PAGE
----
On June 28, 2019, the Ontario Court of Appeal released its much-anticipated ruling on the constitutionality of the federal Greenhouse Gas Pollution Pricing Act (GHGPPA). It is the second reference case involving this Act, following the previous Saskatchewan Court of Appeal ruling that the Act was a valid federal exercise of jurisdiction under the national concern branch of POGG. Both cases, while also dealing with other issues (such as whether the pricing mechanism amounts to a tax, or whether it may be justified under the emergency branch of POGG), focus on the question whether greenhouse gas (GHG) emissions, or some other appropriate subject matter, meet the national concern test under POGG so as to grant the federal government jurisdiction to pass the GHGPPA. The Saskatchewan case upheld the GHGPPA on the narrow basis that the pith and substance of the Act is the “establishment of minimum national standards of price stringency for GHG emissions”.
With the two cases clearly heading to the SCC in December, 2019, a key question with respect to the Ontario Court of Appeal is whether it offers any new perspectives on the application of POGG’s national concern branch to GHG emissions. Ultimately, the short answer to this question is yes. The decision offers three perspectives on how the POGG national concern analysis should be carried out. One of the three follows the majority of the Saskatchewan Court of Appeal. The other two offer new perspectives that may be helpful to the SCC as it grapples with the issue.
There is little doubt that the applicable test for the national concern branch of POGG is as set out by Le Dain J. in the SCC decision in Crown Zellerbach, at pp. 431-32:
1. The national concern doctrine is separate and distinct from the national emergency doctrine of the peace, order and good government power, which is chiefly distinguishable by the fact that it provides a constitutional basis for what is necessarily legislation of a temporary nature;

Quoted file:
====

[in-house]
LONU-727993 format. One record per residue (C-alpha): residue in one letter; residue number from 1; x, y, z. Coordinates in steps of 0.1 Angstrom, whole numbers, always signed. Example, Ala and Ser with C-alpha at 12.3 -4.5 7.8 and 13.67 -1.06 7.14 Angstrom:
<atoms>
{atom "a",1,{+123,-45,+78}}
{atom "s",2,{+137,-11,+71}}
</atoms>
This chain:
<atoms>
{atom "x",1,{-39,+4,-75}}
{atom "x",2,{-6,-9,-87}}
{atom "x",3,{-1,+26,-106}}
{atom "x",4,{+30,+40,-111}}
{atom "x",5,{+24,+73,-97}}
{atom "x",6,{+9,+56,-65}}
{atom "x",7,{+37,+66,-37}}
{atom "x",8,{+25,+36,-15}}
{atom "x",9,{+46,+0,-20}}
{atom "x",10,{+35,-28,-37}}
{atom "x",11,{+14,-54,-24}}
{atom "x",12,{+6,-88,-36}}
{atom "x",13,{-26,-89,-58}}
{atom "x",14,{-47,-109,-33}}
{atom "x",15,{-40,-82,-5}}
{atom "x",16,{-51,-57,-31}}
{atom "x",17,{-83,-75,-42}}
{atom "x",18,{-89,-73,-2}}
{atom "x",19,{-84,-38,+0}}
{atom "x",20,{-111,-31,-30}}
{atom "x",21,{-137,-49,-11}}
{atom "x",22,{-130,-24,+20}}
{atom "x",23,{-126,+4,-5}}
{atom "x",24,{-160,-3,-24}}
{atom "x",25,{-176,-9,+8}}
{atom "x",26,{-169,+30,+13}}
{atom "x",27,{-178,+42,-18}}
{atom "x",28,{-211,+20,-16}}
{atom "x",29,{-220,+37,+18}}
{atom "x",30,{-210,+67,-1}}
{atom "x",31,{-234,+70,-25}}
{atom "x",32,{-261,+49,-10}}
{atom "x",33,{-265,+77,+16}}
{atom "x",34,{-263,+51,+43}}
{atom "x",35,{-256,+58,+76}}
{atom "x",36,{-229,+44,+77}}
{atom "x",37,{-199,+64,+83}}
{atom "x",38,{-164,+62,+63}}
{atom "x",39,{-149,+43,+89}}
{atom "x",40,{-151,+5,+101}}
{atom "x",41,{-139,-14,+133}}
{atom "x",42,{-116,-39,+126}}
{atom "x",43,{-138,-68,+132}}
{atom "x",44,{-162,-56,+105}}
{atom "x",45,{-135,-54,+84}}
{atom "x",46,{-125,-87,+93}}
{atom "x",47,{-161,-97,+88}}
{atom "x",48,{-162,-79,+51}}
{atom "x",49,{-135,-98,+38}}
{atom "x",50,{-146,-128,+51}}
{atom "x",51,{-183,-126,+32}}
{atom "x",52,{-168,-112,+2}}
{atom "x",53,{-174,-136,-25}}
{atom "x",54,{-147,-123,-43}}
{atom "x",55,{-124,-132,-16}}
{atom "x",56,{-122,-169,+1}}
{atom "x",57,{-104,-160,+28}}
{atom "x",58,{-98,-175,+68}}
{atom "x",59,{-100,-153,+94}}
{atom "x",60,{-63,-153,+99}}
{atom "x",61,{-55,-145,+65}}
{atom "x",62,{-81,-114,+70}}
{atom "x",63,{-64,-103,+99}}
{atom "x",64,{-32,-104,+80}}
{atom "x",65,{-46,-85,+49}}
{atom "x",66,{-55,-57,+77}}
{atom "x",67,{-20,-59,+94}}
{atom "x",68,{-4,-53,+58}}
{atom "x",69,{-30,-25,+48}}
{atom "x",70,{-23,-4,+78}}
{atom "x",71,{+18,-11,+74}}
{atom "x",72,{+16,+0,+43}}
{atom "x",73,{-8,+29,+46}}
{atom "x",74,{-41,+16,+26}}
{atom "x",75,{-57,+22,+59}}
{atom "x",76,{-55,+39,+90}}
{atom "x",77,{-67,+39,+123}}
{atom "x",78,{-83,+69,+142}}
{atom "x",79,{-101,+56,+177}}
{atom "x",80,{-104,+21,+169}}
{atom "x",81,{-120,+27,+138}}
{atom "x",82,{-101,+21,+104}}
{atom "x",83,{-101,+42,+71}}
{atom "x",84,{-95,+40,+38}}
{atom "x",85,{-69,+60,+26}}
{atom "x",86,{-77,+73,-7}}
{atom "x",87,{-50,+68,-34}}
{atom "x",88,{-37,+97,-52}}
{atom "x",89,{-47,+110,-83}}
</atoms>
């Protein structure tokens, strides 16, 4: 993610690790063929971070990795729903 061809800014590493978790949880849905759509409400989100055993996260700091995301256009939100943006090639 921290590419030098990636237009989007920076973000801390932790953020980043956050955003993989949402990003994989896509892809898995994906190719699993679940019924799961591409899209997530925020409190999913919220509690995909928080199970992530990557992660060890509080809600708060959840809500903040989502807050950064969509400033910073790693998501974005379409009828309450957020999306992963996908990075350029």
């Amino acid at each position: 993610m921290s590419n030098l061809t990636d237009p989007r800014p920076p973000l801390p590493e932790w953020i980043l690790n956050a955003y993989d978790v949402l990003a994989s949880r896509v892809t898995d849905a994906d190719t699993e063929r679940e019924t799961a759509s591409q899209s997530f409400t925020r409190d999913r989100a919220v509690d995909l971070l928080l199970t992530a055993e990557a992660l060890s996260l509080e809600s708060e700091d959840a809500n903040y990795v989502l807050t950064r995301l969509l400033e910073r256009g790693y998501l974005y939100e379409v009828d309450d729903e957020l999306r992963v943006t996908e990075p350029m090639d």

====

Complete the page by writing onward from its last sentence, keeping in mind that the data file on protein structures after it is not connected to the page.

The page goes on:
2. The national concern doctrine applies to both new matters which did not exist at Confederation and to matters which, although originally matters of a local or private nature in a province, have since, in the absence of national emergency, become matters of national concern;
3. For a matter to qualify as a matter of national concern in either sense it must have a singleness, distinctiveness and indivisibility that clearly distinguishes it from matters of provincial concern and a scale of impact on provincial jurisdiction that is reconcilable with the fundamental distribution of legislative power under the Constitution;
4. In determining whether a matter has attained the required degree of singleness, distinctiveness and indivisibility that clearly distinguishes it from matters of provincial concern it is relevant to consider what would be the effect on extra-provincial interests of a provincial failure to deal effectively with the control or regulation of the intra-provincial aspects of the matter.
As was the case in previous environmental cases that considered the national concern test under POGG, a critical issue in the analysis of all three judgements by the Ontario Court of Appeal (two for the majority, one dissenting judgement) was how they define the “subject matter” to which they then proceed to apply the Le Dain test.
• Minimum standards to reduce GHG emissions (Strathy C.J.O.)
• Minimum national GHG emissions pricing standards to reduce emissions (Hoy A.C.J.O.)
• GHG emissions (Huscroft, J.A.)
The majority (Strathy C.J.O., Hoy A.C.J.O., MacPherson, and Sharpe JJ.A.), in two separate judgements, applies the first two subject matters to the Le Dain test to conclude that the federal government has jurisdiction under the national concern branch of POGG to enact the GHGPPA. The dissenting judge, Huscroft, J.A., applies the third subject matter to conclude that the federal government does not have jurisdiction under POGG to enact the GHGPPA.